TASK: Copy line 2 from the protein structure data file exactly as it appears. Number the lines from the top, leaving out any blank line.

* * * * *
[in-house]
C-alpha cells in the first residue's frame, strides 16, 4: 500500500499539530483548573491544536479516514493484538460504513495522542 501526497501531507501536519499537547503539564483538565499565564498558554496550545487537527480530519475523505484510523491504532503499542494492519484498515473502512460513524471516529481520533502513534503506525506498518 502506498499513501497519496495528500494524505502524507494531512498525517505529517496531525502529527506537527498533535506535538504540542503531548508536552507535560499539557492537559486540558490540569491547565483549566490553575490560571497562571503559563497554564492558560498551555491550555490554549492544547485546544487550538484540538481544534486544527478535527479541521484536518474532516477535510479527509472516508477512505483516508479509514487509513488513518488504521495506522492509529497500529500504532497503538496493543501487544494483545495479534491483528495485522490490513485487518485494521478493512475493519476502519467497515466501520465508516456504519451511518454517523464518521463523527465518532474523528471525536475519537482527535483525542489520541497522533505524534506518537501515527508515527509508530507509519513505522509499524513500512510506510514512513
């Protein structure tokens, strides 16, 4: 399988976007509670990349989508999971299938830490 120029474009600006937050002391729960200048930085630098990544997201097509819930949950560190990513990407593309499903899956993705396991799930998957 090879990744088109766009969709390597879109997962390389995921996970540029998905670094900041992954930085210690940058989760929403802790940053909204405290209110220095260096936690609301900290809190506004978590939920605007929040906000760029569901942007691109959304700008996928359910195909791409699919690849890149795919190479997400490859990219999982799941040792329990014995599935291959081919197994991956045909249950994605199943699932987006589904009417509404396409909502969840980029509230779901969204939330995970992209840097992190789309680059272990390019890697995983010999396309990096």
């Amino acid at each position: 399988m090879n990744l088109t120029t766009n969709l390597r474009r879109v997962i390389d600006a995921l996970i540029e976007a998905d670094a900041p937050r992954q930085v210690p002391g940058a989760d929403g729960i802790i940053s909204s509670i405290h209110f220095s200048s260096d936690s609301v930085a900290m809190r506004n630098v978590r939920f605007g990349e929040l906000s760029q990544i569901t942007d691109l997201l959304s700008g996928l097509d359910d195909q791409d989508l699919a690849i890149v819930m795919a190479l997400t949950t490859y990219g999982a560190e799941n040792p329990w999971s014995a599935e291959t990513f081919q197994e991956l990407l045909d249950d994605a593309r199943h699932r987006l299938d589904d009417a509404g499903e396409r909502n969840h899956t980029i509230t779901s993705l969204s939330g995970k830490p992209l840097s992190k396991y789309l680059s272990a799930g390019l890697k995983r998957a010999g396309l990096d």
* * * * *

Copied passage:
C-alpha cells in the first residue's frame, strides 16, 4: 500500500499539530483548573491544536479516514493484538460504513495522542 501526497501531507501536519499537547503539564483538565499565564498558554496550545487537527480530519475523505484510523491504532503499542494492519484498515473502512460513524471516529481520533502513534503506525506498518 502506498499513501497519496495528500494524505502524507494531512498525517505529517496531525502529527506537527498533535506535538504540542503531548508536552507535560499539557492537559486540558490540569491547565483549566490553575490560571497562571503559563497554564492558560498551555491550555490554549492544547485546544487550538484540538481544534486544527478535527479541521484536518474532516477535510479527509472516508477512505483516508479509514487509513488513518488504521495506522492509529497500529500504532497503538496493543501487544494483545495479534491483528495485522490490513485487518485494521478493512475493519476502519467497515466501520465508516456504519451511518454517523464518521463523527465518532474523528471525536475519537482527535483525542489520541497522533505524534506518537501515527508515527509508530507509519513505522509499524513500512510506510514512513